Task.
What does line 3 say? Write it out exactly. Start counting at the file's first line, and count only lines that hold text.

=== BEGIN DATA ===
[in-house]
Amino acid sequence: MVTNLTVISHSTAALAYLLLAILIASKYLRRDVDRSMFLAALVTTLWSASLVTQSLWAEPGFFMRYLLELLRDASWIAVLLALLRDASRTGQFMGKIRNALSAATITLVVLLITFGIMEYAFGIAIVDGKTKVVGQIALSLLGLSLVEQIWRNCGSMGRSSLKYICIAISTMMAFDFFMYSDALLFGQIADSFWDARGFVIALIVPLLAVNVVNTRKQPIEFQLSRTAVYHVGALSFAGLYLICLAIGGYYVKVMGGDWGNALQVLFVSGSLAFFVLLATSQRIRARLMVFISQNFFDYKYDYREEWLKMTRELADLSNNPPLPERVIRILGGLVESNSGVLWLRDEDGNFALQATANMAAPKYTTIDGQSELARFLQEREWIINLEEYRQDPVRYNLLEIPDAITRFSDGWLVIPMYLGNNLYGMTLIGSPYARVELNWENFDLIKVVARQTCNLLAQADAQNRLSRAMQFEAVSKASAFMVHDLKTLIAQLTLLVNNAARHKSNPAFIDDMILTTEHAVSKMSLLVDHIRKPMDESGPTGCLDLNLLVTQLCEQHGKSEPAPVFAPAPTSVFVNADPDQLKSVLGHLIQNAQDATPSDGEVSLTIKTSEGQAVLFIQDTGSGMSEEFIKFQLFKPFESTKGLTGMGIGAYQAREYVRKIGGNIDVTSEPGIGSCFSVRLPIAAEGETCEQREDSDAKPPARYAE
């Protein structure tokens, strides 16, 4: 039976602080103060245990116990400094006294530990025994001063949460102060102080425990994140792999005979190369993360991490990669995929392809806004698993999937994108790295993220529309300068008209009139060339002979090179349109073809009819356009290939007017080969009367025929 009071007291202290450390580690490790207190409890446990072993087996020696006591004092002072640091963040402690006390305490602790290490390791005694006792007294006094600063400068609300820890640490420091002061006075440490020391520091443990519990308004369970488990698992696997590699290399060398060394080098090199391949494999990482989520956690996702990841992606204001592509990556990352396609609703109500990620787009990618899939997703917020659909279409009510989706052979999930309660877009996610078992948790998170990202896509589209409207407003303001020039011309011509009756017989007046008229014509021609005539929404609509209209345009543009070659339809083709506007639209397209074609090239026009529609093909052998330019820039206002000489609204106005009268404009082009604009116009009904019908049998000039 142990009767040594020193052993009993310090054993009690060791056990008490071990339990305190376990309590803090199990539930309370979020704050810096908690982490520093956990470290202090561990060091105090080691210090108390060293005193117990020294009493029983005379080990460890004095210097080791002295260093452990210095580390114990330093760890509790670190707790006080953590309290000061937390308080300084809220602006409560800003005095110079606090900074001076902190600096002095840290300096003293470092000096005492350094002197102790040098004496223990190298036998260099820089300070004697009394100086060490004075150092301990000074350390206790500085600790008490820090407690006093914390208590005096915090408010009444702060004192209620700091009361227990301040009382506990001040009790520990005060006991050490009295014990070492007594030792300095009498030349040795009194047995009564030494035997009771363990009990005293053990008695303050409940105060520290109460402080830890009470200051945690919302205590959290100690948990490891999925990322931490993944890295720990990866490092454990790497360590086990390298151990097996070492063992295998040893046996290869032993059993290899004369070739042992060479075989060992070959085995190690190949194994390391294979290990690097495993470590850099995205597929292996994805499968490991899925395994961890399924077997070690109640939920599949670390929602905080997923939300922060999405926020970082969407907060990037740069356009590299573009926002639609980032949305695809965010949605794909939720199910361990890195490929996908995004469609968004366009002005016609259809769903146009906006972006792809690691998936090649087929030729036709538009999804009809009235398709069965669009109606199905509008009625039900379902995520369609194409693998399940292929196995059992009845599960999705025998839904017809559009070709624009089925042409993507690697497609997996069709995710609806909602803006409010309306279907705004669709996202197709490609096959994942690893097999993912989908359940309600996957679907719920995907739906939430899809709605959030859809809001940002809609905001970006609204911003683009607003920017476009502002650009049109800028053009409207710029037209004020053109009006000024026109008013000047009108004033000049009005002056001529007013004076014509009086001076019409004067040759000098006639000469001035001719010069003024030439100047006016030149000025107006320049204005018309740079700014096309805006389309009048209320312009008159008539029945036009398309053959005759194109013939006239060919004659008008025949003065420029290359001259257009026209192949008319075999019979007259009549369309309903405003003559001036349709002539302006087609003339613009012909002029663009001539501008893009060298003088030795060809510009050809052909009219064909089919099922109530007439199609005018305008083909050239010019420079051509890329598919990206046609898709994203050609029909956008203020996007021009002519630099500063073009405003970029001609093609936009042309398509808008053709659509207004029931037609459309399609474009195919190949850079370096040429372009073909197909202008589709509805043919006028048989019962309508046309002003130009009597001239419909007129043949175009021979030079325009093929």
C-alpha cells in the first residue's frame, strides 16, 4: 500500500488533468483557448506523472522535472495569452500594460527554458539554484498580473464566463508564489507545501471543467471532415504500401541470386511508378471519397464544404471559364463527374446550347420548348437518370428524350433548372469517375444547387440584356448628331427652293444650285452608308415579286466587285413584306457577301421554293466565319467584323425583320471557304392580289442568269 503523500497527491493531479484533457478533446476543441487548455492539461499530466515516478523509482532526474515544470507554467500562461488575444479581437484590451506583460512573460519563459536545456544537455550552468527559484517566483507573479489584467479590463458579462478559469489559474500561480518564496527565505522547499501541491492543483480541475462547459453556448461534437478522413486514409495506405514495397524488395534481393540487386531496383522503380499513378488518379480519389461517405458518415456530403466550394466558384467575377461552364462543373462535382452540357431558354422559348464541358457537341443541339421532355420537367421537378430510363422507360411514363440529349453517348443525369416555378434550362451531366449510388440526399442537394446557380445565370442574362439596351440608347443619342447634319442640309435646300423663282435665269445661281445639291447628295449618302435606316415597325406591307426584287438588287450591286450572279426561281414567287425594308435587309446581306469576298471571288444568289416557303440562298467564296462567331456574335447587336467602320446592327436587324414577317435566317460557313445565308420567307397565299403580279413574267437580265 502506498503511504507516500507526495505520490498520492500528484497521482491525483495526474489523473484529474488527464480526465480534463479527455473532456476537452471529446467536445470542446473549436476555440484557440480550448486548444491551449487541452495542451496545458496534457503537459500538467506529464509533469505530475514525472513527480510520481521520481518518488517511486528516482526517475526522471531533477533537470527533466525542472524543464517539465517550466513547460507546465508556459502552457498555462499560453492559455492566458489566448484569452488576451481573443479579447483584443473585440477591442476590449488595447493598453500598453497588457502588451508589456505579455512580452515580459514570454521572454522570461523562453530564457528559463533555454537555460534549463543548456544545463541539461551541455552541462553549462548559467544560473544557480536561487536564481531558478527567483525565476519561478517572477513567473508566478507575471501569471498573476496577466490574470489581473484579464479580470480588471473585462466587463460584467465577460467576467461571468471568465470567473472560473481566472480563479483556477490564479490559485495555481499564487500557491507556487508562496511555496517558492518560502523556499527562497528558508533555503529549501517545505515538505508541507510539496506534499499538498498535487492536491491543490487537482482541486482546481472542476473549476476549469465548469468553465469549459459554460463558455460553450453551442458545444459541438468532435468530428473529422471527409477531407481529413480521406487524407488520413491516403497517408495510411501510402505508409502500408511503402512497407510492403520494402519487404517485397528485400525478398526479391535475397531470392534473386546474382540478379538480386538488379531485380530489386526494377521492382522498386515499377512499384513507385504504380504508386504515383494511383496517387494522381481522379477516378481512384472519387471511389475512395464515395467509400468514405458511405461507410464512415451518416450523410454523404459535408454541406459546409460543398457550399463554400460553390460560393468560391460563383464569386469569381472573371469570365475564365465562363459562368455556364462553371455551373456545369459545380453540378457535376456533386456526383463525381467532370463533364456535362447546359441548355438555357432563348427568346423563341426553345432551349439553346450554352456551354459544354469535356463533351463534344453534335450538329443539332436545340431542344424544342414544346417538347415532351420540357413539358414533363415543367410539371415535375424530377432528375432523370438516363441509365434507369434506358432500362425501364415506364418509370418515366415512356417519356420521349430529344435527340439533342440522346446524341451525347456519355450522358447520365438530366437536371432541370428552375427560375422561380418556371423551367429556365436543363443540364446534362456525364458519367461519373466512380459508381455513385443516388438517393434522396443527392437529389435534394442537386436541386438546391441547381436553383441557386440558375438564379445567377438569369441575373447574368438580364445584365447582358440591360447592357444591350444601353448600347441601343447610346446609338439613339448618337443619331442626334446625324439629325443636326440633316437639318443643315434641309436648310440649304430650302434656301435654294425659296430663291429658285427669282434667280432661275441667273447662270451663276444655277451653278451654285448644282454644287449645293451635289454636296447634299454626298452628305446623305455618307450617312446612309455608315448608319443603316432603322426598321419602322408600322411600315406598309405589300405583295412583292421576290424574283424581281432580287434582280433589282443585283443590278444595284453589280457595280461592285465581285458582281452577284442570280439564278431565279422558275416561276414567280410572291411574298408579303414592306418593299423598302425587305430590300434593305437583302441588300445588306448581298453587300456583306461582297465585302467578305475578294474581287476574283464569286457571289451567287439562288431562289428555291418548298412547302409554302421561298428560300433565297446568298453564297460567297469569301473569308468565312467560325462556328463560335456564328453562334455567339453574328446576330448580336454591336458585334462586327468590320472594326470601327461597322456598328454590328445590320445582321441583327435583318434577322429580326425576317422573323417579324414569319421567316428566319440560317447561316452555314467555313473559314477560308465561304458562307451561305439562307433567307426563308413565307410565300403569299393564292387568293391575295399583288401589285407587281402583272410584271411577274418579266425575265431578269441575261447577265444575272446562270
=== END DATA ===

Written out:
């Protein structure tokens, strides 16, 4: 039976602080103060245990116990400094006294530990025994001063949460102060102080425990994140792999005979190369993360991490990669995929392809806004698993999937994108790295993220529309300068008209009139060339002979090179349109073809009819356009290939007017080969009367025929 009071007291202290450390580690490790207190409890446990072993087996020696006591004092002072640091963040402690006390305490602790290490390791005694006792007294006094600063400068609300820890640490420091002061006075440490020391520091443990519990308004369970488990698992696997590699290399060398060394080098090199391949494999990482989520956690996702990841992606204001592509990556990352396609609703109500990620787009990618899939997703917020659909279409009510989706052979999930309660877009996610078992948790998170990202896509589209409207407003303001020039011309011509009756017989007046008229014509021609005539929404609509209209345009543009070659339809083709506007639209397209074609090239026009529609093909052998330019820039206002000489609204106005009268404009082009604009116009009904019908049998000039 142990009767040594020193052993009993310090054993009690060791056990008490071990339990305190376990309590803090199990539930309370979020704050810096908690982490520093956990470290202090561990060091105090080691210090108390060293005193117990020294009493029983005379080990460890004095210097080791002295260093452990210095580390114990330093760890509790670190707790006080953590309290000061937390308080300084809220602006409560800003005095110079606090900074001076902190600096002095840290300096003293470092000096005492350094002197102790040098004496223990190298036998260099820089300070004697009394100086060490004075150092301990000074350390206790500085600790008490820090407690006093914390208590005096915090408010009444702060004192209620700091009361227990301040009382506990001040009790520990005060006991050490009295014990070492007594030792300095009498030349040795009194047995009564030494035997009771363990009990005293053990008695303050409940105060520290109460402080830890009470200051945690919302205590959290100690948990490891999925990322931490993944890295720990990866490092454990790497360590086990390298151990097996070492063992295998040893046996290869032993059993290899004369070739042992060479075989060992070959085995190690190949194994390391294979290990690097495993470590850099995205597929292996994805499968490991899925395994961890399924077997070690109640939920599949670390929602905080997923939300922060999405926020970082969407907060990037740069356009590299573009926002639609980032949305695809965010949605794909939720199910361990890195490929996908995004469609968004366009002005016609259809769903146009906006972006792809690691998936090649087929030729036709538009999804009809009235398709069965669009109606199905509008009625039900379902995520369609194409693998399940292929196995059992009845599960999705025998839904017809559009070709624009089925042409993507690697497609997996069709995710609806909602803006409010309306279907705004669709996202197709490609096959994942690893097999993912989908359940309600996957679907719920995907739906939430899809709605959030859809809001940002809609905001970006609204911003683009607003920017476009502002650009049109800028053009409207710029037209004020053109009006000024026109008013000047009108004033000049009005002056001529007013004076014509009086001076019409004067040759000098006639000469001035001719010069003024030439100047006016030149000025107006320049204005018309740079700014096309805006389309009048209320312009008159008539029945036009398309053959005759194109013939006239060919004659008008025949003065420029290359001259257009026209192949008319075999019979007259009549369309309903405003003559001036349709002539302006087609003339613009012909002029663009001539501008893009060298003088030795060809510009050809052909009219064909089919099922109530007439199609005018305008083909050239010019420079051509890329598919990206046609898709994203050609029909956008203020996007021009002519630099500063073009405003970029001609093609936009042309398509808008053709659509207004029931037609459309399609474009195919190949850079370096040429372009073909197909202008589709509805043919006028048989019962309508046309002003130009009597001239419909007129043949175009021979030079325009093929």